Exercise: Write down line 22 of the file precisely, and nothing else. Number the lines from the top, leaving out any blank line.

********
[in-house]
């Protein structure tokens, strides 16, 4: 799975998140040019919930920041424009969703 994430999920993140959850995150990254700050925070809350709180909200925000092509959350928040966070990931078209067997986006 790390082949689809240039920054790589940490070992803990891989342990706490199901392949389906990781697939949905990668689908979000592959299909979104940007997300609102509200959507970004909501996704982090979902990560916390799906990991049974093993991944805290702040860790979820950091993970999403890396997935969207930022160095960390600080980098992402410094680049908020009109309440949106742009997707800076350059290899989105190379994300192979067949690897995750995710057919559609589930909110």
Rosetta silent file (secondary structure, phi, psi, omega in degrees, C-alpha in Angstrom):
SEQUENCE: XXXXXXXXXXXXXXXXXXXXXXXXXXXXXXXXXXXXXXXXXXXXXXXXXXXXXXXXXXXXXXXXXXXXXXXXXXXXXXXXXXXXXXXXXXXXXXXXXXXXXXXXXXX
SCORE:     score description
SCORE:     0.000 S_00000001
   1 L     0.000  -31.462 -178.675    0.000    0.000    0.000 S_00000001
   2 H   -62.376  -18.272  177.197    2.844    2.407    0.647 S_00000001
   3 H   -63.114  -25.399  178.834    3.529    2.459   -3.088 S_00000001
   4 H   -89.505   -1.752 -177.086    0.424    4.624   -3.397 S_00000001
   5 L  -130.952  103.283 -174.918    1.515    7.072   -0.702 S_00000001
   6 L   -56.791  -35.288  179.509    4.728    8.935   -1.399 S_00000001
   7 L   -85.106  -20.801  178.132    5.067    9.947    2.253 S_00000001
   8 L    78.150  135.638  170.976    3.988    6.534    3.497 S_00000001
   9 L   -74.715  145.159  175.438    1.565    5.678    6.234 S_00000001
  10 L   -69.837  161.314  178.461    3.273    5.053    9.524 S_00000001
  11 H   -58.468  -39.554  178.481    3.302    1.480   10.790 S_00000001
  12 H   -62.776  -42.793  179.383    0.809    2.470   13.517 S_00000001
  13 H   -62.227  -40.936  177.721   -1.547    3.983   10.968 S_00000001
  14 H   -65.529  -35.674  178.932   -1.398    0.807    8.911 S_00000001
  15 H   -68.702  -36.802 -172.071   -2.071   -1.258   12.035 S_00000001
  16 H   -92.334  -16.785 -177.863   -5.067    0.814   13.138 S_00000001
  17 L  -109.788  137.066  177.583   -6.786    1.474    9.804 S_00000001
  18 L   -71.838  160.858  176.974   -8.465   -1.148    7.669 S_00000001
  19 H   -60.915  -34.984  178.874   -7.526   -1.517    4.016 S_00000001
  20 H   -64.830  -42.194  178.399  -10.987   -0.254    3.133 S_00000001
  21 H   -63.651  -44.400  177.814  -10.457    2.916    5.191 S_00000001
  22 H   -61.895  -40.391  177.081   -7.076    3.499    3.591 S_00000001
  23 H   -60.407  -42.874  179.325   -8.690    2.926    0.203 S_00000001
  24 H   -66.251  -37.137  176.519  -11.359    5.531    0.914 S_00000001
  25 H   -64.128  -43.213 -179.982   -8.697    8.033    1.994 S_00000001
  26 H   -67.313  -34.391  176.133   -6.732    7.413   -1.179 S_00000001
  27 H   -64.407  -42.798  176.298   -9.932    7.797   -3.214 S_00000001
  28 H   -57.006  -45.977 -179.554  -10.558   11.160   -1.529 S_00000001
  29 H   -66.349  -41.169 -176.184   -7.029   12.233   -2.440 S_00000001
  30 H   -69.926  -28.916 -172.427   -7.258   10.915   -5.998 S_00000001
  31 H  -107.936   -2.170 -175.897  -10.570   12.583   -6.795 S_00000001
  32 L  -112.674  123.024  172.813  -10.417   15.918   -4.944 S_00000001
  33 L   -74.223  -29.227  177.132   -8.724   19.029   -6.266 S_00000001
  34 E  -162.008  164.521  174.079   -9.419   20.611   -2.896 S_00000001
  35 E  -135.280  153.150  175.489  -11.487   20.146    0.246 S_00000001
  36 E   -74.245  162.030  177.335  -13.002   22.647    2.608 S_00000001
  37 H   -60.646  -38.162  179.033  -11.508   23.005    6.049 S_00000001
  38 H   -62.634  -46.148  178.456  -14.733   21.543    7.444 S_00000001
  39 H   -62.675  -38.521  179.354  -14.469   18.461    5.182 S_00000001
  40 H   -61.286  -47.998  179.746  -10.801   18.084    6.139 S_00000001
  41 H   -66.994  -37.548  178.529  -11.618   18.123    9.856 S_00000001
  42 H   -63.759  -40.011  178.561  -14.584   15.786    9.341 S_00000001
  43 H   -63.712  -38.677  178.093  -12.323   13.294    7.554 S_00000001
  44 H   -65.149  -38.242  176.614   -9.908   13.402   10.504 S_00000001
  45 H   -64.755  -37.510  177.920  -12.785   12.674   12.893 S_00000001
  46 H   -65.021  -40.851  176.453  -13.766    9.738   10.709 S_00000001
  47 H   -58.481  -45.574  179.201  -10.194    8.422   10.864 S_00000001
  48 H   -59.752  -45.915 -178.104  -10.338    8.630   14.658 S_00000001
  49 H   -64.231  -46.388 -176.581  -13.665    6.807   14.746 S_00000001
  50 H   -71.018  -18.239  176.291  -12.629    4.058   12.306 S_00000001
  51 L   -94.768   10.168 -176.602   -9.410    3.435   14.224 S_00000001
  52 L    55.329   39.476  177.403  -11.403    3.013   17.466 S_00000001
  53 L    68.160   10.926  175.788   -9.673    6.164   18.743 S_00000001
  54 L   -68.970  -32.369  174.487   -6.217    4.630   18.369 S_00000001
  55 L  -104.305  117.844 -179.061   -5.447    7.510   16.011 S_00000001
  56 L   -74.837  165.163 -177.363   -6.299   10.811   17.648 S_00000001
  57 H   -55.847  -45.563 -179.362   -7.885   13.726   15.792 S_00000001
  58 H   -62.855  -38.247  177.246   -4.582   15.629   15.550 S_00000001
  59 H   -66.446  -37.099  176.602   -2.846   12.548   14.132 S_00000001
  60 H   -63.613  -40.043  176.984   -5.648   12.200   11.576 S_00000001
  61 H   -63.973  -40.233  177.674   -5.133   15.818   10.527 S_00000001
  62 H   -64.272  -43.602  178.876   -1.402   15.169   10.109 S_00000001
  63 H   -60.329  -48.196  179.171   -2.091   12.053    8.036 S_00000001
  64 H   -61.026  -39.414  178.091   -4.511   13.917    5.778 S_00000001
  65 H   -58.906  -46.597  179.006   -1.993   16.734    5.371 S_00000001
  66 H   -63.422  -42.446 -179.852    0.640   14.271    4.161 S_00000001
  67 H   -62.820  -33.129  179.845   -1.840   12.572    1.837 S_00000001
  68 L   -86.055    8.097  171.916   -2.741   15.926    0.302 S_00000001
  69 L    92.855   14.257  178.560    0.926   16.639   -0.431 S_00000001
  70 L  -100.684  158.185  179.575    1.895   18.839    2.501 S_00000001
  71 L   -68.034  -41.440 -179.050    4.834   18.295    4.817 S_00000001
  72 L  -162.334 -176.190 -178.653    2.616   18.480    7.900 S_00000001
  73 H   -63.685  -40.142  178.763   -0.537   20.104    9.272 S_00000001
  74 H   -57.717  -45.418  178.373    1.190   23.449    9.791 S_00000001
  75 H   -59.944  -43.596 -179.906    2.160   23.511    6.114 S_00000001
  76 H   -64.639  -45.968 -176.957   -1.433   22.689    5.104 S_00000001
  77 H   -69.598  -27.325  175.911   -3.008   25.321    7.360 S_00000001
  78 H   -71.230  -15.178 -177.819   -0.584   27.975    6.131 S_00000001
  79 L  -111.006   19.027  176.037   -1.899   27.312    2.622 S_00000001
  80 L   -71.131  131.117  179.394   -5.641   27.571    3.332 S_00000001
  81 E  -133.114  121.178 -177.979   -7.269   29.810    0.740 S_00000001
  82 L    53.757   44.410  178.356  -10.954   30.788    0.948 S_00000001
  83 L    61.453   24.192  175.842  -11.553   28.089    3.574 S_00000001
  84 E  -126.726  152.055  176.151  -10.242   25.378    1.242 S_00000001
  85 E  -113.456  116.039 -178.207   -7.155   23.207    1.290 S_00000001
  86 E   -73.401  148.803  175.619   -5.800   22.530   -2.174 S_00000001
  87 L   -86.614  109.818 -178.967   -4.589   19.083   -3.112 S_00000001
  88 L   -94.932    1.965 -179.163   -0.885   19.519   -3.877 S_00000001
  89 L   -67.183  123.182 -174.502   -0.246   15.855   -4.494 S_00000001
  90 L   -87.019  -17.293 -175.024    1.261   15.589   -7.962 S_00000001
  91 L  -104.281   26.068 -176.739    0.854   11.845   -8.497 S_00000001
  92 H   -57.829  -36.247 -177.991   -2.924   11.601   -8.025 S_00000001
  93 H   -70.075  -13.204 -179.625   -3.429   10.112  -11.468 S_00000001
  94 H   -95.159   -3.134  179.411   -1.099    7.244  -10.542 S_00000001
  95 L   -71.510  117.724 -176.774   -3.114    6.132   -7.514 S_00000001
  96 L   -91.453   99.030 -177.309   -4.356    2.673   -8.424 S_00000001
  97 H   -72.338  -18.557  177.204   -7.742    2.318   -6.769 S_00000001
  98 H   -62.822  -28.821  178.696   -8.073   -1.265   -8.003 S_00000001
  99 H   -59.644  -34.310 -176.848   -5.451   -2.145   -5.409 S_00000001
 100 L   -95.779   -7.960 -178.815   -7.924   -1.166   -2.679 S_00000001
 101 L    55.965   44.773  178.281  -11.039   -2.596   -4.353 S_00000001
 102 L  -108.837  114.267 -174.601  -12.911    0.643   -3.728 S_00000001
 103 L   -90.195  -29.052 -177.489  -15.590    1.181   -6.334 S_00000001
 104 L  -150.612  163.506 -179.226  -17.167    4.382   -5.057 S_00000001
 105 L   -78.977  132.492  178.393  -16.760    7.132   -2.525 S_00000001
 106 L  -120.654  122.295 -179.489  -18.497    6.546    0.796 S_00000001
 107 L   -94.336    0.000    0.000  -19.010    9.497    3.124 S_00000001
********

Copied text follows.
  16 H   -92.334  -16.785 -177.863   -5.067    0.814   13.138 S_00000001